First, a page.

grammatical relations
. ''Aspectual'' particles signal
grammatical aspect Aspect is a grammatical category A grammatical category or grammatical feature is a property of items within the grammar In linguistics, the grammar (from Ancient Greek ''grammatikḗ'') of a natural language is its set of structure, struct ...
s. ''Modal'' particles express
linguistic modality In linguistics Linguistics is the science, scientific study of language. It encompasses the analysis of every aspect of language, as well as the methods for studying and modeling them. The traditional areas of linguistic analysis inclu ...
.
Polynesian languages The Polynesian languages form a genealogical group of languages, itself part of the Oceanic Oceanic may refer to: *Of or relating to the ocean *Of or relating to Oceania **Oceanic climate **Oceanic languages **Oceanic person or people, also call ...

Polynesian languages
, which are almost devoid of inflection, use particles extensively to indicate mood, tense, and case.


Modern meaning

Particles are typically words that encode
grammatical categories A grammatical category or grammatical feature is a property of items within the grammar of a language. Within each category there are two or more possible values (sometimes called grammemes), which are normally mutually exclusive. Frequently encou ...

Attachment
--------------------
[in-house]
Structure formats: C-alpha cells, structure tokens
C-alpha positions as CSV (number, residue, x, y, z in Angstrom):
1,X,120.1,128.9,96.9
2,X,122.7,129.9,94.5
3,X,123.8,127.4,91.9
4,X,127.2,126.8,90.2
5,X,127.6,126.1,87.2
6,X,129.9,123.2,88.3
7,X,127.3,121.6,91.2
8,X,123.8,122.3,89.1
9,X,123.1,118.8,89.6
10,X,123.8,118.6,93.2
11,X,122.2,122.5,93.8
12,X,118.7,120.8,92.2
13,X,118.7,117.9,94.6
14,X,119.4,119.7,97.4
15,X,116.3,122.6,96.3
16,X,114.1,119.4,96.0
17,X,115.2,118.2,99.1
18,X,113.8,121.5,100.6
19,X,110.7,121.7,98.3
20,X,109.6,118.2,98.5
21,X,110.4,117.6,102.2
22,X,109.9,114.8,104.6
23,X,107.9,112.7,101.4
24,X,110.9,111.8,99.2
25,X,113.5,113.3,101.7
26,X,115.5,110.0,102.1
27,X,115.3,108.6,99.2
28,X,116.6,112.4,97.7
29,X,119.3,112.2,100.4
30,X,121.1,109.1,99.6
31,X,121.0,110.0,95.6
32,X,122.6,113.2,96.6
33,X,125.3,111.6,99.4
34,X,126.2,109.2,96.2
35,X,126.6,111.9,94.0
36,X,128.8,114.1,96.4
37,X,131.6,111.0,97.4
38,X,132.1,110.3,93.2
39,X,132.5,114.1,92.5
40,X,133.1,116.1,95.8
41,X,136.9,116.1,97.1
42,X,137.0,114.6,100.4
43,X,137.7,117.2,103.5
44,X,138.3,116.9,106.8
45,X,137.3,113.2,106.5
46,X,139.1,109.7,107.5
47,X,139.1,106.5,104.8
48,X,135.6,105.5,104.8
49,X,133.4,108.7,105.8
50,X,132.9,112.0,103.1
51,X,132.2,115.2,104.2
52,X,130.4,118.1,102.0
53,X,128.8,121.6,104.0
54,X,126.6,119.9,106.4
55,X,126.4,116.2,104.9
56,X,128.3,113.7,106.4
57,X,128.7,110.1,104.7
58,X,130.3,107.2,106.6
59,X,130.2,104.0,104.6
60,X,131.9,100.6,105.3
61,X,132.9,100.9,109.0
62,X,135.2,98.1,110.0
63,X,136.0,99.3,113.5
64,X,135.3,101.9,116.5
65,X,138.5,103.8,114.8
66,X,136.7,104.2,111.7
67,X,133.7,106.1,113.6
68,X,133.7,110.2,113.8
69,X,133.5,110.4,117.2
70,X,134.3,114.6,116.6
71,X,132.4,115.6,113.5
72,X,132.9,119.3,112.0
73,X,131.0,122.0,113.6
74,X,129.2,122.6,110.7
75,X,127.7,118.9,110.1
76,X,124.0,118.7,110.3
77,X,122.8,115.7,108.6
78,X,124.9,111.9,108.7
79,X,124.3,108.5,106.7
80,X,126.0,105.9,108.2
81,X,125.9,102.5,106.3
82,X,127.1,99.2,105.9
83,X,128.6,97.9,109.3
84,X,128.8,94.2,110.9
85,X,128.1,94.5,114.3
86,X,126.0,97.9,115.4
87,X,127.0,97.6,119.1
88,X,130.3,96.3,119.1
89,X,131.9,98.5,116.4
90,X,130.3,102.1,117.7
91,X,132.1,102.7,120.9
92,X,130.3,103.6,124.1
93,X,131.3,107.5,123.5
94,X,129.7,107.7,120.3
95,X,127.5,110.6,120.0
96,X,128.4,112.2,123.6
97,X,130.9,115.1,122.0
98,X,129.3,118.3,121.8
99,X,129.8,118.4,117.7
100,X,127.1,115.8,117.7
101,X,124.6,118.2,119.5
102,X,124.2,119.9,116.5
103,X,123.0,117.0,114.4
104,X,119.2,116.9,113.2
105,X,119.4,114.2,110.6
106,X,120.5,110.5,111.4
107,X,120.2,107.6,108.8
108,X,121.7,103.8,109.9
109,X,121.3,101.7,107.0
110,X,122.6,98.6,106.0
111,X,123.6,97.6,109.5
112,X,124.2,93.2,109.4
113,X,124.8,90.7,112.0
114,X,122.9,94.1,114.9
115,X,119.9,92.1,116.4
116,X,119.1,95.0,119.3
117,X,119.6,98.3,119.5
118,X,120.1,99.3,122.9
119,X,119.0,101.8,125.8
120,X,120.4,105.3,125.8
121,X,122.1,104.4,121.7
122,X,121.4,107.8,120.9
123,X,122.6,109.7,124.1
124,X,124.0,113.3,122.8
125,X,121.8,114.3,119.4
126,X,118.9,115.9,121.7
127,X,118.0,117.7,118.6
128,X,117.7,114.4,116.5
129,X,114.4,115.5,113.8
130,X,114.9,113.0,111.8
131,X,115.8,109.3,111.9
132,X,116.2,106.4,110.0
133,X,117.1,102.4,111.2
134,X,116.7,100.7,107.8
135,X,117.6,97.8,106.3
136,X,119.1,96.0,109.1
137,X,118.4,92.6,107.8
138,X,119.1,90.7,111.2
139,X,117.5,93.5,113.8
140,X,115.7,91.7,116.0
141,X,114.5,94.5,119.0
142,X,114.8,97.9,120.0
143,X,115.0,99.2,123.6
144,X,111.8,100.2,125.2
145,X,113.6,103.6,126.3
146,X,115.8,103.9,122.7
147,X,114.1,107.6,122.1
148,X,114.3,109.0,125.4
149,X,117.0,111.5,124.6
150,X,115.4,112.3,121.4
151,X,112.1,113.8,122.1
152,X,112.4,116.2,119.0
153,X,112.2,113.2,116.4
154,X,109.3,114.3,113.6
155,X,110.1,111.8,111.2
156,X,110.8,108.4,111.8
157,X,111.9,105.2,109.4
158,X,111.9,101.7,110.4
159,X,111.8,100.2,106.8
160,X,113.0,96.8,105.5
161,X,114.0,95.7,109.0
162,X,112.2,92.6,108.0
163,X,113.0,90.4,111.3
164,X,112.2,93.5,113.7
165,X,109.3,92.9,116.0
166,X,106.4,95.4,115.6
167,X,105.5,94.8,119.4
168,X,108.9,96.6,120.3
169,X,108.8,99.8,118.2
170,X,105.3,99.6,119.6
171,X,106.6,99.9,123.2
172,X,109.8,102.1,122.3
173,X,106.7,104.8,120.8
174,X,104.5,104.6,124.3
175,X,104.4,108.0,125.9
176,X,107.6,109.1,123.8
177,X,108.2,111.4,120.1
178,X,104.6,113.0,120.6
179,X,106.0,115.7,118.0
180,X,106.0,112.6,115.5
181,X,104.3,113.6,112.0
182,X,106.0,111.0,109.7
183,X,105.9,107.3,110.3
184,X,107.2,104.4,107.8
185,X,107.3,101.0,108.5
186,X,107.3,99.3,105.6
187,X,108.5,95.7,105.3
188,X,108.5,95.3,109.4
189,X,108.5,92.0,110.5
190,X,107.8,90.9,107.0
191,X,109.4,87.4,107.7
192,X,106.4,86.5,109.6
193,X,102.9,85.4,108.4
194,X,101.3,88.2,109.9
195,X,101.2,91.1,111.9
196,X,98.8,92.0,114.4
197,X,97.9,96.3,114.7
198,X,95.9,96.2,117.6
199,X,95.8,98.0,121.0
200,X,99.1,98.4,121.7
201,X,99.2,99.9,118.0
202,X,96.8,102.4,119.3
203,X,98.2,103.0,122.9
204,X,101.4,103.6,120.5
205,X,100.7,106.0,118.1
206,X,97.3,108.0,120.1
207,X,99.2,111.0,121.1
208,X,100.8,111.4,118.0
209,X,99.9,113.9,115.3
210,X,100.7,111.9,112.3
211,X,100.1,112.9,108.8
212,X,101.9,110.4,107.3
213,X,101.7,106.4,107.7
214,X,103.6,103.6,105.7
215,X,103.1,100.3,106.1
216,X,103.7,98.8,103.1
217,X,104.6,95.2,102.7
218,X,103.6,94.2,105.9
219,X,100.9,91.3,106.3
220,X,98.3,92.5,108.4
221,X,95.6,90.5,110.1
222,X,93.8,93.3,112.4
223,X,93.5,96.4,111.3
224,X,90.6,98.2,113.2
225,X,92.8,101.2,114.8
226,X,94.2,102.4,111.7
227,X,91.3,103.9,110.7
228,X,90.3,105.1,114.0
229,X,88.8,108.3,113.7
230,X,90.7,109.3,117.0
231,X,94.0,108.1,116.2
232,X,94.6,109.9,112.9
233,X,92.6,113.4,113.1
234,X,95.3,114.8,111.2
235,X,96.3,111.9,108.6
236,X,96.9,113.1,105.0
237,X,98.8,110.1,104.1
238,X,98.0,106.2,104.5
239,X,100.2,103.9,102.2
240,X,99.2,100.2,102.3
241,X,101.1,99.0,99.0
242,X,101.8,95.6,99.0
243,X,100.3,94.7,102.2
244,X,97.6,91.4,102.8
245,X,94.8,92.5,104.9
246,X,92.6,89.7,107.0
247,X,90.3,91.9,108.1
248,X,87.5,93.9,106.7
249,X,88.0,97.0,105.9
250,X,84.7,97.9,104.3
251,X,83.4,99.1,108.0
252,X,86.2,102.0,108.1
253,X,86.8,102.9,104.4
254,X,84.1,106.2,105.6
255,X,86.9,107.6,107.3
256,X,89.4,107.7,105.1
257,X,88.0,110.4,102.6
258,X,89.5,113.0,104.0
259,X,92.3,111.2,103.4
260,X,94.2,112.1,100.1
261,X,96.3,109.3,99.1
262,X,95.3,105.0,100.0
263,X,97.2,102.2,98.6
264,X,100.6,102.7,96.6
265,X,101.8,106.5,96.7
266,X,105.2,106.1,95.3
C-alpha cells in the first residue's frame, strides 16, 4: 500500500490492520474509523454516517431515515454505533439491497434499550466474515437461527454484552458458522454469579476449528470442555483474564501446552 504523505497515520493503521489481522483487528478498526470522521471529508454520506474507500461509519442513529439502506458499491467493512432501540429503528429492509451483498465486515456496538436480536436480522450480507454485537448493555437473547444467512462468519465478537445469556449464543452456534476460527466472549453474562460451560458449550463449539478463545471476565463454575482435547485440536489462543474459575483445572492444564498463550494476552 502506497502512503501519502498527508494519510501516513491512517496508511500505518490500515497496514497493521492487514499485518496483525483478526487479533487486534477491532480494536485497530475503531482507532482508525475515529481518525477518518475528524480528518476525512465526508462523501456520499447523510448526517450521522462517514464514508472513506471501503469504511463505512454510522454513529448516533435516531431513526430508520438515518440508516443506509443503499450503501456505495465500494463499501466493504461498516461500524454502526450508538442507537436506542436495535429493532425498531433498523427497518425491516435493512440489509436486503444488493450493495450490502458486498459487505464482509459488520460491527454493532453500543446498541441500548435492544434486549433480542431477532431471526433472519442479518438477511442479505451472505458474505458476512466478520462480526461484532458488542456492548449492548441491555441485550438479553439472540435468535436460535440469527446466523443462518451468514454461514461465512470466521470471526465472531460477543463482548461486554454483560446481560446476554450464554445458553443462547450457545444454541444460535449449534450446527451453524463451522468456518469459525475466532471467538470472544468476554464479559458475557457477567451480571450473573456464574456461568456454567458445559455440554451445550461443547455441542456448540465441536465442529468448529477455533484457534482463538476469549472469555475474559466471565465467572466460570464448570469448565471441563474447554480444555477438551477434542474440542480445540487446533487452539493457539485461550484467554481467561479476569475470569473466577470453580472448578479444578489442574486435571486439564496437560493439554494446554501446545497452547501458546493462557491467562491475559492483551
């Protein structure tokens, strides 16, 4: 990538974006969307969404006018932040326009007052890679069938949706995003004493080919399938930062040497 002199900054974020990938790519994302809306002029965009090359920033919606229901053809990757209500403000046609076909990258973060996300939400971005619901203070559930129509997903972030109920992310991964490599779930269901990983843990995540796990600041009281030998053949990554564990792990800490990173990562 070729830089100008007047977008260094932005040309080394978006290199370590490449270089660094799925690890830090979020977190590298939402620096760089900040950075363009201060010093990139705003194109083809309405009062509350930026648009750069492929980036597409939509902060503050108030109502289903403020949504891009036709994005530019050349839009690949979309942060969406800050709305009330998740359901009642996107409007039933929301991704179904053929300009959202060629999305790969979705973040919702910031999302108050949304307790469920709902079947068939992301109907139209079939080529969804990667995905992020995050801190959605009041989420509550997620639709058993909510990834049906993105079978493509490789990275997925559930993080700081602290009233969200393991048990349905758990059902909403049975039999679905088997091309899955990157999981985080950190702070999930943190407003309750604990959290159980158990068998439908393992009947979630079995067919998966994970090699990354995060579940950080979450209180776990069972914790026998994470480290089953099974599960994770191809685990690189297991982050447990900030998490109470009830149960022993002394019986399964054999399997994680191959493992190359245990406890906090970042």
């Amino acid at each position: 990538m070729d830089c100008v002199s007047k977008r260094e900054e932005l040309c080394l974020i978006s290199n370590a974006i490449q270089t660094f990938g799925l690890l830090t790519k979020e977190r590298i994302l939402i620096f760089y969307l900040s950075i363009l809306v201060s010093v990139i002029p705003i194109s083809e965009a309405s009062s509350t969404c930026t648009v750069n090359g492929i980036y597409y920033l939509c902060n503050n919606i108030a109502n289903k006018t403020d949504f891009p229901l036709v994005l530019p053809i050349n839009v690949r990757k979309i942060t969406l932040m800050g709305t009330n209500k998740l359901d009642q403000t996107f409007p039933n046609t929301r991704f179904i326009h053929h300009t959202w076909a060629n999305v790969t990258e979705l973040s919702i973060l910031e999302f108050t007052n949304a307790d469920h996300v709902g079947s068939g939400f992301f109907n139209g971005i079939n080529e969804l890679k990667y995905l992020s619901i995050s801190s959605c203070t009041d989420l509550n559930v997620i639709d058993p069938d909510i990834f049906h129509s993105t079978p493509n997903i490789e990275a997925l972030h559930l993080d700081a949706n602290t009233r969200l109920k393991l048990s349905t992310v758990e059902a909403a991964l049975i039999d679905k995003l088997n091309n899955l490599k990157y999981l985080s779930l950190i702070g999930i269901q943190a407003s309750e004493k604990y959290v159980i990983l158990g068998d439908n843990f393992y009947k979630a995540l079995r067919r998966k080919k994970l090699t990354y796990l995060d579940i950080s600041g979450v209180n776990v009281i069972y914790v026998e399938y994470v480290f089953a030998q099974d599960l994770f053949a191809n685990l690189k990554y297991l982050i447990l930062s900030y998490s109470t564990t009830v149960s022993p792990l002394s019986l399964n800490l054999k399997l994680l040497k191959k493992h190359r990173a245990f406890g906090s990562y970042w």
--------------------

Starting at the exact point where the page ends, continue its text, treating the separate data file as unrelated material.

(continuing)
(such as
negation In logic Logic is an interdisciplinary field which studies truth and reasoning Reason is the capacity of consciously making sense of things, applying logic Logic (from Ancient Greek, Greek: grc, wikt:λογική, λογική, ...
, mood, tense, or
case Case or CASE may refer to: Containers * Case (goods), a package of related merchandise * Case, the metallic enclosure component in modern firearm cartridge (firearms), cartridges * Bookcase, a piece of furniture used to store books * Briefcase or ...
),
clitic In morphology and syntax In linguistics, syntax () is the set of rules, principles, and processes that govern the structure of Sentence (linguistics), sentences (sentence structure) in a given Natural language, language, usually including word ...
s, or fillers or (oral) discourse markers such as ''well'', ''um'', etc. Particles are never inflected.


Related concepts and ambiguities

Depending on context, the meaning of the term may overlap with concepts such as ''